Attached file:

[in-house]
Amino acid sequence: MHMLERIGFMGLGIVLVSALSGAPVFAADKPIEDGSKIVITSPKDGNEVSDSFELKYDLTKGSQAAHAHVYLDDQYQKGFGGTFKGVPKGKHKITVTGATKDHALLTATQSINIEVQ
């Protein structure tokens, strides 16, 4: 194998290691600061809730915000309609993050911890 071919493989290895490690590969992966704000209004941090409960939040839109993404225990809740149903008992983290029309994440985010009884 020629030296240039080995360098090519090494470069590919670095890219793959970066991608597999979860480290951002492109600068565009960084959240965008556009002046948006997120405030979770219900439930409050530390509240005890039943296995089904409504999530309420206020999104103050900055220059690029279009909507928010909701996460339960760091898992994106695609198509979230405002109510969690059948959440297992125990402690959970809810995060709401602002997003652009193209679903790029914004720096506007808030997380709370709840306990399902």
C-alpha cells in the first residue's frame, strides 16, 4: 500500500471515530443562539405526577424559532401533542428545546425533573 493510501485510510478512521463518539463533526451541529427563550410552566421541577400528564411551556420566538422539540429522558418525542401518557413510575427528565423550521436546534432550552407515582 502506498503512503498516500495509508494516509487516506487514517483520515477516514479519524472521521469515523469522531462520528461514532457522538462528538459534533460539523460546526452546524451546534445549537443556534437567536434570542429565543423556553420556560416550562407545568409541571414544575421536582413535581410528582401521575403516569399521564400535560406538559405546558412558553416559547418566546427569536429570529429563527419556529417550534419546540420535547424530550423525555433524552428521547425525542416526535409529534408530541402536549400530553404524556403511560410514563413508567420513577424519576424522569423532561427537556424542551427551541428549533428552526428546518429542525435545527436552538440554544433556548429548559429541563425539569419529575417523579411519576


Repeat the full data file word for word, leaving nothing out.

[in-house]
Amino acid sequence: MHMLERIGFMGLGIVLVSALSGAPVFAADKPIEDGSKIVITSPKDGNEVSDSFELKYDLTKGSQAAHAHVYLDDQYQKGFGGTFKGVPKGKHKITVTGATKDHALLTATQSINIEVQ
């Protein structure tokens, strides 16, 4: 194998290691600061809730915000309609993050911890 071919493989290895490690590969992966704000209004941090409960939040839109993404225990809740149903008992983290029309994440985010009884 020629030296240039080995360098090519090494470069590919670095890219793959970066991608597999979860480290951002492109600068565009960084959240965008556009002046948006997120405030979770219900439930409050530390509240005890039943296995089904409504999530309420206020999104103050900055220059690029279009909507928010909701996460339960760091898992994106695609198509979230405002109510969690059948959440297992125990402690959970809810995060709401602002997003652009193209679903790029914004720096506007808030997380709370709840306990399902």
C-alpha cells in the first residue's frame, strides 16, 4: 500500500471515530443562539405526577424559532401533542428545546425533573 493510501485510510478512521463518539463533526451541529427563550410552566421541577400528564411551556420566538422539540429522558418525542401518557413510575427528565423550521436546534432550552407515582 502506498503512503498516500495509508494516509487516506487514517483520515477516514479519524472521521469515523469522531462520528461514532457522538462528538459534533460539523460546526452546524451546534445549537443556534437567536434570542429565543423556553420556560416550562407545568409541571414544575421536582413535581410528582401521575403516569399521564400535560406538559405546558412558553416559547418566546427569536429570529429563527419556529417550534419546540420535547424530550423525555433524552428521547425525542416526535409529534408530541402536549400530553404524556403511560410514563413508567420513577424519576424522569423532561427537556424542551427551541428549533428552526428546518429542525435545527436552538440554544433556548429548559429541563425539569419529575417523579411519576